Pub Date: Sept. 1, 1999

ISBN: 0-87113-754-2

Page Count: 240

Publisher: Atlantic Monthly

Review Posted Online: May 20, 2010

Kirkus Reviews Issue: Aug. 1, 1999

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Despite some distractions, there’s an irresistible charm to Owens’ first foray into nature-infused romantic fiction.

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WHERE THE CRAWDADS SING

A wild child’s isolated, dirt-poor upbringing in a Southern coastal wilderness fails to shield her from heartbreak or an accusation of murder.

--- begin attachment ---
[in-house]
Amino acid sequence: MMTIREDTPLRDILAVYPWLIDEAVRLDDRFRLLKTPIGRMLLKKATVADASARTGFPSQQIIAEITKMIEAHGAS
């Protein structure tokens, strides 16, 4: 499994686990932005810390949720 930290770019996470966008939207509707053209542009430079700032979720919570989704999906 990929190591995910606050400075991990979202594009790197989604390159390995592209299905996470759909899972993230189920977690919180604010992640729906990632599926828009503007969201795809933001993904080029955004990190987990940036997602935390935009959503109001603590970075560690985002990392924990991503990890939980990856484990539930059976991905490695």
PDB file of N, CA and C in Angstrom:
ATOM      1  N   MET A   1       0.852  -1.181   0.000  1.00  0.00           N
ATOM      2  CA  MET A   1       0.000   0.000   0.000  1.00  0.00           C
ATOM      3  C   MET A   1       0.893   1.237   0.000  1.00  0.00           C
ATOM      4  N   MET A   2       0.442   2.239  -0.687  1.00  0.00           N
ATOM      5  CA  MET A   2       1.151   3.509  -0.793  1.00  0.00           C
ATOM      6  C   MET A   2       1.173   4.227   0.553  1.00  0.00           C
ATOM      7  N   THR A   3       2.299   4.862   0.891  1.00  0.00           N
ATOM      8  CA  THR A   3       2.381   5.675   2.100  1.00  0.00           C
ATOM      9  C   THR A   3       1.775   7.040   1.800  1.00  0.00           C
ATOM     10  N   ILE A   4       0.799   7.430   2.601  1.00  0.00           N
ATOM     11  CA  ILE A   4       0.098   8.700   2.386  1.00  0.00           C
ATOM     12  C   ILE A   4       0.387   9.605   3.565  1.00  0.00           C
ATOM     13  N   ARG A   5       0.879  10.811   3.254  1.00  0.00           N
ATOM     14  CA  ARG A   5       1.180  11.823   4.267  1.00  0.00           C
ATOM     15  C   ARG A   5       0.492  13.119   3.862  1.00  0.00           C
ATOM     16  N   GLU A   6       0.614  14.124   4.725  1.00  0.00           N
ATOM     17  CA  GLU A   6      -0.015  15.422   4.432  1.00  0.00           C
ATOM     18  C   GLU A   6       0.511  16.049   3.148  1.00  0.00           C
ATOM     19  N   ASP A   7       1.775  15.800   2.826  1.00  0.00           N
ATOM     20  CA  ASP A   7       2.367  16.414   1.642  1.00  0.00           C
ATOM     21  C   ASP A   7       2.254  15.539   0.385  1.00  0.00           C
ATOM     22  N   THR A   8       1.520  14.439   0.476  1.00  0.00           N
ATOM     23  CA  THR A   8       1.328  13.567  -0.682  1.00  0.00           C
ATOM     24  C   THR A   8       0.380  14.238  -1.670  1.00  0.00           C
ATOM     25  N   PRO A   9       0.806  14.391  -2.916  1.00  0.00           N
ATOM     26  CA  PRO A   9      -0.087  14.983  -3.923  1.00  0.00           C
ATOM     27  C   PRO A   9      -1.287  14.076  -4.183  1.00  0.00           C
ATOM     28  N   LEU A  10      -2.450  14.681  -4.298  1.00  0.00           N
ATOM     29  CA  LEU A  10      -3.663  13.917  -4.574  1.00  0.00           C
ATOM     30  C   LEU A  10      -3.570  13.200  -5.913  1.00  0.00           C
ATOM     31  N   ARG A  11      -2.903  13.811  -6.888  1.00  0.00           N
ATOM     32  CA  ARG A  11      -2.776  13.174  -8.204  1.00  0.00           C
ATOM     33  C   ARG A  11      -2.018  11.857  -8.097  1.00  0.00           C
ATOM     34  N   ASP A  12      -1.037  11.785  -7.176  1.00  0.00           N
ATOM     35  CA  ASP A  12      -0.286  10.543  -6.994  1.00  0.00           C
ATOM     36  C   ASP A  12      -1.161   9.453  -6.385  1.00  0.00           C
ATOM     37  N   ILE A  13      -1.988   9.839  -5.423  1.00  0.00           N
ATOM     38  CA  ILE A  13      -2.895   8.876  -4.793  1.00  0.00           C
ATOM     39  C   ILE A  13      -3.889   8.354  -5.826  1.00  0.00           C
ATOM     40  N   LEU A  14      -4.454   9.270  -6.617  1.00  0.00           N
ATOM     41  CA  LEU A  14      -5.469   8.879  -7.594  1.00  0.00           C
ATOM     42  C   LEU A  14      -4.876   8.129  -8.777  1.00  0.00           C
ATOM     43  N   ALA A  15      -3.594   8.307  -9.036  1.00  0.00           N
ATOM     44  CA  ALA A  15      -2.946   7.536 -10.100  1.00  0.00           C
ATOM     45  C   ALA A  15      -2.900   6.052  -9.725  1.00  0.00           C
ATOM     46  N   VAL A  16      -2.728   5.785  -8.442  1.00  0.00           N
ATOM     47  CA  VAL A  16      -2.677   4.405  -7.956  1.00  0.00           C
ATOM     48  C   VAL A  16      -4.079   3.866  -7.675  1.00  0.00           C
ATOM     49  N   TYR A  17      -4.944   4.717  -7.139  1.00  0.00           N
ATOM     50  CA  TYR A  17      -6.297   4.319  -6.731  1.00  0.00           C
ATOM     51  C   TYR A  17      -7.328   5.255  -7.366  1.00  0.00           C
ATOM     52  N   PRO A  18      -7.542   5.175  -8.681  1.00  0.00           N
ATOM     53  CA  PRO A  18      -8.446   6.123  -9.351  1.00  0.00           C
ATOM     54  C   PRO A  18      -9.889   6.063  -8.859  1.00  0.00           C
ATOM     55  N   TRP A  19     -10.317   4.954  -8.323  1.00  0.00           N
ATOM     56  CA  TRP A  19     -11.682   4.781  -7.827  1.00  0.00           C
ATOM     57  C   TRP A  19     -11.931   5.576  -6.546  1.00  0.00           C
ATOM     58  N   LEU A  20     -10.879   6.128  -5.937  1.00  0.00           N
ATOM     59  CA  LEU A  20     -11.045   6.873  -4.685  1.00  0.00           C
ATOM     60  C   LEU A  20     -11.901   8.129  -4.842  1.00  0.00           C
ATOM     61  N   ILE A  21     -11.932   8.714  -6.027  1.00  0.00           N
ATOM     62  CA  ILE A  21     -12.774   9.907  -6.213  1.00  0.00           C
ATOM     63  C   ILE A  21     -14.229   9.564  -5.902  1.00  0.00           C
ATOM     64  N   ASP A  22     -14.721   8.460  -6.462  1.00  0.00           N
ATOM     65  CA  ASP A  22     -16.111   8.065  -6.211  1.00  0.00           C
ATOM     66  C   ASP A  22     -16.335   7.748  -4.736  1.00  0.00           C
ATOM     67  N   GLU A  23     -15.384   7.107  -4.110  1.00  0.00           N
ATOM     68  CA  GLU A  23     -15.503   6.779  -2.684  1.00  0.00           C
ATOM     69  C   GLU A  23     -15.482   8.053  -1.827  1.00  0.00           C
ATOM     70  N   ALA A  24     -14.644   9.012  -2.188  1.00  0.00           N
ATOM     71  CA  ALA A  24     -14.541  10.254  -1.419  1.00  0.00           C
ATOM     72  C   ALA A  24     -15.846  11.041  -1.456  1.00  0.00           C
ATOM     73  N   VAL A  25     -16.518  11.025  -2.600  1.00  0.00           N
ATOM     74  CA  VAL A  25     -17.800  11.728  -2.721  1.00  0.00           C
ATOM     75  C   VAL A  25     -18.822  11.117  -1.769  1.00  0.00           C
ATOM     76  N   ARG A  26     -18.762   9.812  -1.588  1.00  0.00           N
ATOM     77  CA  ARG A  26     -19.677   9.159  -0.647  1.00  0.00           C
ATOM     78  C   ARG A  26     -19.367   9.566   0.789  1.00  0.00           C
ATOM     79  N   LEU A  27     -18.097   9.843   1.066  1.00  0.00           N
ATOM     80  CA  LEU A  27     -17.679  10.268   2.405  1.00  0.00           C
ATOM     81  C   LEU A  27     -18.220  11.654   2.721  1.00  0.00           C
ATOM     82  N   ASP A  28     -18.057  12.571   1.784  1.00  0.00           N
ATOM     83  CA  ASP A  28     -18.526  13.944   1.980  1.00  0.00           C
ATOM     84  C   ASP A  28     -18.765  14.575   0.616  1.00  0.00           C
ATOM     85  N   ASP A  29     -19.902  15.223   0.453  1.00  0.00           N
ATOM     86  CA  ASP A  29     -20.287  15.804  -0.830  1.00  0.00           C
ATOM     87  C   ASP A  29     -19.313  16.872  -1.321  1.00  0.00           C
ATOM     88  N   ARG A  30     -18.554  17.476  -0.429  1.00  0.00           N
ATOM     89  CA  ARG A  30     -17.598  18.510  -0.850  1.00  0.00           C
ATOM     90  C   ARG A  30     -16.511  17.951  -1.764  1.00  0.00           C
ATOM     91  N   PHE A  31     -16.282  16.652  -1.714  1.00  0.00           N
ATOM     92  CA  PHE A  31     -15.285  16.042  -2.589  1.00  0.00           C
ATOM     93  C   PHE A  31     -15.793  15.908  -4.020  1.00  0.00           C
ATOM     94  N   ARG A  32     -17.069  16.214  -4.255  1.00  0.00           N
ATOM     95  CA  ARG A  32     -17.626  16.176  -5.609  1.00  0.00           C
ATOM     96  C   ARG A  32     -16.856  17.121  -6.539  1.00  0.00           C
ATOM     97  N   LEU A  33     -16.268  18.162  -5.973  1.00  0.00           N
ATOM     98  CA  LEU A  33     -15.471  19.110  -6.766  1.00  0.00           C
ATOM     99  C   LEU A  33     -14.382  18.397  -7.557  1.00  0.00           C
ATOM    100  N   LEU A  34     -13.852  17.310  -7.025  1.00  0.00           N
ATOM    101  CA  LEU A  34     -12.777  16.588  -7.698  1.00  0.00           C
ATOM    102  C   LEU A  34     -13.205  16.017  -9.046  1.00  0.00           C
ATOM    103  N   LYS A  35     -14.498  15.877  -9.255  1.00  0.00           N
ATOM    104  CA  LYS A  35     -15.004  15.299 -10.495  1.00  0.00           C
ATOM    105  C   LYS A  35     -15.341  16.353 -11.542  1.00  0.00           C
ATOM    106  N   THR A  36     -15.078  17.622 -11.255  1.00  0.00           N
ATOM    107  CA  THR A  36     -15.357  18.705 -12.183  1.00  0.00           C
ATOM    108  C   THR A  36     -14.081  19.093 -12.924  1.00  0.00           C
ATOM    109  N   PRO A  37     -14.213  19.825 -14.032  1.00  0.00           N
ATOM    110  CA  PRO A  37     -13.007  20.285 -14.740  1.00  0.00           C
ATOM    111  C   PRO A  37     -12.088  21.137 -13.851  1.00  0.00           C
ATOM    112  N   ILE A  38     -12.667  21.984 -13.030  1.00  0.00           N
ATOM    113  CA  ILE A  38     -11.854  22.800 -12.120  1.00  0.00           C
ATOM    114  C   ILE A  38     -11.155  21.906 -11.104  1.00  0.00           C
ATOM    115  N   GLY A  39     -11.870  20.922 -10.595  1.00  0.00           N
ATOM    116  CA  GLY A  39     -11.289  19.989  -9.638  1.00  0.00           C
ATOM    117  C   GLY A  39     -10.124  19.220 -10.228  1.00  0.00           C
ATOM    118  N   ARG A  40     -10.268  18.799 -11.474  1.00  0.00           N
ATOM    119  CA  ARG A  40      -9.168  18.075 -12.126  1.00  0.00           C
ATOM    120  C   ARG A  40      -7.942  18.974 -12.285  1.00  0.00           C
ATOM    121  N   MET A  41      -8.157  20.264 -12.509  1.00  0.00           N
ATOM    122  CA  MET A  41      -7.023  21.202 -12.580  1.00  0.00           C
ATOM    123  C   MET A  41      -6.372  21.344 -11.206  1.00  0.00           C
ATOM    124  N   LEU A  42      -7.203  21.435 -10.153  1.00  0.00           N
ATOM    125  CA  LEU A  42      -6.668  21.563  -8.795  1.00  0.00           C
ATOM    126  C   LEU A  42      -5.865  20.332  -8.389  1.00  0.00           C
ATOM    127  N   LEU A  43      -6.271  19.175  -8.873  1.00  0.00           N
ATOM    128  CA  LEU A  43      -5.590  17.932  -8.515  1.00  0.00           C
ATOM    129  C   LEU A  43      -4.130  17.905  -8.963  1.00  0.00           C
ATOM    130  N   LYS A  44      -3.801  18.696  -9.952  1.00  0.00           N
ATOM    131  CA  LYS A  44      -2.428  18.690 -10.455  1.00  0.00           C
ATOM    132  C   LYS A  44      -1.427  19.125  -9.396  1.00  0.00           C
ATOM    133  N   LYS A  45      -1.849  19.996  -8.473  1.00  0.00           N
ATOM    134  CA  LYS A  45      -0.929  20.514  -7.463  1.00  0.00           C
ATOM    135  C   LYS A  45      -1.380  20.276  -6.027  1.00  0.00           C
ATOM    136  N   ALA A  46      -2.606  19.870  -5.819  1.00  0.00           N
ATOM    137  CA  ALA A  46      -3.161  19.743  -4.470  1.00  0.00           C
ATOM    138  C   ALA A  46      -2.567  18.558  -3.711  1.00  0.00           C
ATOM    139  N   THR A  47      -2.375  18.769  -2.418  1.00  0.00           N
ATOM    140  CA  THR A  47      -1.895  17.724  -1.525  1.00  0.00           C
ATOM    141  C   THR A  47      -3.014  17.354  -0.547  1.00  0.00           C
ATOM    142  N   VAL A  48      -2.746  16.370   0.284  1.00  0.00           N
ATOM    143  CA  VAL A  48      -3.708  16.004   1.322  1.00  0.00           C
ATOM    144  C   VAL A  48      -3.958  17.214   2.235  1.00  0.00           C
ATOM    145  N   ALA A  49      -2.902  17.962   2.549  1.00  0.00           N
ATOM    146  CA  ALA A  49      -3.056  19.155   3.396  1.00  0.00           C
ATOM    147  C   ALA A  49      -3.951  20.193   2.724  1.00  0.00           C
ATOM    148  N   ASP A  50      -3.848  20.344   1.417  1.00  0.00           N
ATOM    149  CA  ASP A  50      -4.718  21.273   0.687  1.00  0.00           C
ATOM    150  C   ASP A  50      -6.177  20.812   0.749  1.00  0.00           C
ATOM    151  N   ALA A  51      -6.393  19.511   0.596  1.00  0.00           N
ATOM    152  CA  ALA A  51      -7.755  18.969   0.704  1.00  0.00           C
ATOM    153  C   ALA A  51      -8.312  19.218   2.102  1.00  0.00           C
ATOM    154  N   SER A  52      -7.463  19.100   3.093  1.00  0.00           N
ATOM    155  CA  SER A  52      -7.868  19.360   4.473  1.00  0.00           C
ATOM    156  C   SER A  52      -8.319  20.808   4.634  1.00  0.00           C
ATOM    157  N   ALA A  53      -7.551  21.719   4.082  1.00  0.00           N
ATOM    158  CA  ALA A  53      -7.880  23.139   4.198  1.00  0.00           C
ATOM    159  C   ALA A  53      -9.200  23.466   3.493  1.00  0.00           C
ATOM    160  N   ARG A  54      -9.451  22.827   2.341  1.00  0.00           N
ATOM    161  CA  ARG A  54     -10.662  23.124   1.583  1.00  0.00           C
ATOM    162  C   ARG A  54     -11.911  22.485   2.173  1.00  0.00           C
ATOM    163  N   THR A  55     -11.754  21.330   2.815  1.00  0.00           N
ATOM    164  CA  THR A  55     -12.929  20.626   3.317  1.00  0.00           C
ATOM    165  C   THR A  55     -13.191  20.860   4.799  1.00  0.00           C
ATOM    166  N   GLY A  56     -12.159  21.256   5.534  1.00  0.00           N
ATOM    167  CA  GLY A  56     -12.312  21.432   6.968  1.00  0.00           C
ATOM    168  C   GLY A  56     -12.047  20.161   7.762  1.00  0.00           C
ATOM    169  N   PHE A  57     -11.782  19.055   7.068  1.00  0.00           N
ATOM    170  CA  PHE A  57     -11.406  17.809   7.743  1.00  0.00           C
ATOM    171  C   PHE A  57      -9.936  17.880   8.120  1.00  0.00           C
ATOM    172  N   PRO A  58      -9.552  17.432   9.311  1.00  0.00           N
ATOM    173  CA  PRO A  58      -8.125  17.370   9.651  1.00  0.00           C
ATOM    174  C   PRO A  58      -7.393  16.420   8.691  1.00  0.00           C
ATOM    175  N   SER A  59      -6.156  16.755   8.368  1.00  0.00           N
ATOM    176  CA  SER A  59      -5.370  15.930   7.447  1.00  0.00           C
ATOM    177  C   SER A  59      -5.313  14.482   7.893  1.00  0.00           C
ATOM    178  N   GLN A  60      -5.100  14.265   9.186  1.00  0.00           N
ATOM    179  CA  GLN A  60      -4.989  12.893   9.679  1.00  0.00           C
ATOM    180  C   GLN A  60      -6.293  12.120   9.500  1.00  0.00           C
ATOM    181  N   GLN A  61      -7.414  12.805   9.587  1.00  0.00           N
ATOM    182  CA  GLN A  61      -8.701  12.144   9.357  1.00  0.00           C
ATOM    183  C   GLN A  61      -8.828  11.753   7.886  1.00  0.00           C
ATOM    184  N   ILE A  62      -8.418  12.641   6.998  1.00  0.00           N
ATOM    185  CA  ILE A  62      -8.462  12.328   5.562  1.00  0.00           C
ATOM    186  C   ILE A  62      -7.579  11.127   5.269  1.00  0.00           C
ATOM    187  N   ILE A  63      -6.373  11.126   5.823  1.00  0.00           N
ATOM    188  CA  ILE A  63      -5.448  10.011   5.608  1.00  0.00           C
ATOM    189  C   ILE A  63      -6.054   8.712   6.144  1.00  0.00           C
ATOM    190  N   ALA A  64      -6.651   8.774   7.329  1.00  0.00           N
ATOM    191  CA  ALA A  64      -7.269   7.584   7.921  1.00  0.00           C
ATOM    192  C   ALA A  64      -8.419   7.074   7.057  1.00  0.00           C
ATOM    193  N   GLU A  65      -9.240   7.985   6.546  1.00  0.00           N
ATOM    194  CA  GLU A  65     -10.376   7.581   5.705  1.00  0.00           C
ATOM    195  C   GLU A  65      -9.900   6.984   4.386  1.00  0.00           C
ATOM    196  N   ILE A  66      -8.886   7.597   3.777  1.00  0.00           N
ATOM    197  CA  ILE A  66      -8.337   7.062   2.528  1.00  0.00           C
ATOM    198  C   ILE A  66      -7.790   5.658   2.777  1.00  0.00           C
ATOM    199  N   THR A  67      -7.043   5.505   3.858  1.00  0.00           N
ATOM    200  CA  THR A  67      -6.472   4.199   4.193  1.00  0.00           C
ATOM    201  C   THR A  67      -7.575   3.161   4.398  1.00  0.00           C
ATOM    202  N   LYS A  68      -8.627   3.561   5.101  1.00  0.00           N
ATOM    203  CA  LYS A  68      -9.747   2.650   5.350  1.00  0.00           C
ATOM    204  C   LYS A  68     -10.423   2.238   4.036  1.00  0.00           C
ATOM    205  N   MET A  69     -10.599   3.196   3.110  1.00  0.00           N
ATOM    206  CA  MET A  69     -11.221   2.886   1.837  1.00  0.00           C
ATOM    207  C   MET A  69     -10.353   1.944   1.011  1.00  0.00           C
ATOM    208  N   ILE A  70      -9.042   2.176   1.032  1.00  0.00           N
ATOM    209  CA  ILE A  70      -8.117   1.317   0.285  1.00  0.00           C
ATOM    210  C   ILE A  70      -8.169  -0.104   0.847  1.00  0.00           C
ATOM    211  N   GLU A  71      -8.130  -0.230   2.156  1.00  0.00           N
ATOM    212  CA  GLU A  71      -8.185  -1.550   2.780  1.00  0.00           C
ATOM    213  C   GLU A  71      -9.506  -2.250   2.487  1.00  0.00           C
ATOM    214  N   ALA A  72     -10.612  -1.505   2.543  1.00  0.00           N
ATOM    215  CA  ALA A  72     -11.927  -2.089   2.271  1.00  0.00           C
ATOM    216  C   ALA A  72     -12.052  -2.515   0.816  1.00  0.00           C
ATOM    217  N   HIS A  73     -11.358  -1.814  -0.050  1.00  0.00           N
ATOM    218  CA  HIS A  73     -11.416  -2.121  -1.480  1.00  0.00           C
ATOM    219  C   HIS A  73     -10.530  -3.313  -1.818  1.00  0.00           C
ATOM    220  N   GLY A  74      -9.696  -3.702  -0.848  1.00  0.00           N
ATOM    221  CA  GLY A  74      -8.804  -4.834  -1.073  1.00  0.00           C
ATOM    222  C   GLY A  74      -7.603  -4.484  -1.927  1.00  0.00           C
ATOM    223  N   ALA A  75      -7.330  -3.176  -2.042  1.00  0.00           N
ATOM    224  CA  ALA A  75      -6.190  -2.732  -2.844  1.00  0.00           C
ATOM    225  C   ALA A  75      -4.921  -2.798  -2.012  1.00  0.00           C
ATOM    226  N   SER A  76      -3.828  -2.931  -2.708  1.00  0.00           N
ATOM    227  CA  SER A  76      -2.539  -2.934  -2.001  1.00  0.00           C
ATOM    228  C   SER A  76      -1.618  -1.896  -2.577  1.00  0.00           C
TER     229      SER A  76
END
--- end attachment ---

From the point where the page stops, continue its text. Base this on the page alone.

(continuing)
“The Marsh Girl,” “swamp trash”—Catherine “Kya” Clark is a figure of mystery and prejudice in the remote North Carolina coastal community of Barkley Cove in the 1950s and '60s. Abandoned by a mother no longer able to endure her drunken husband’s beatings and then by her four siblings, Kya grows up in the careless, sometimes-savage company of her father, who eventually disappears, too. Alone, virtually or actually, from age 6, Kya learns both to be self-sufficient and to find solace and company in her fertile natural surroundings. Owens (Secrets of the Savanna, 2006, etc.), the accomplished co-author of several nonfiction books on wildlife, is at her best reflecting Kya’s fascination with the birds, insects, dappled light, and shifting tides of the marshes. The girl’s collections of shells and feathers, her communion with the gulls, her exploration of the wetlands are evoked in lyrical phrasing which only occasionally tips into excess. But as the child turns teenager and is befriended by local boy Tate Walker, who teaches her to read, the novel settles into a less magical, more predictable pattern. Interspersed with Kya’s coming-of-age is the 1969 murder investigation arising from the discovery of a man’s body in the marsh. The victim is Chase Andrews, “star quarterback and town hot shot,” who was once Kya’s lover. In the eyes of a pair of semicomic local police officers, Kya will eventually become the chief suspect and must stand trial. By now the novel’s weaknesses have become apparent: the monochromatic characterization (good boy Tate, bad boy Chase) and implausibilities (Kya evolves into a polymath—a published writer, artist, and poet), yet the closing twist is perhaps its most memorable oddity.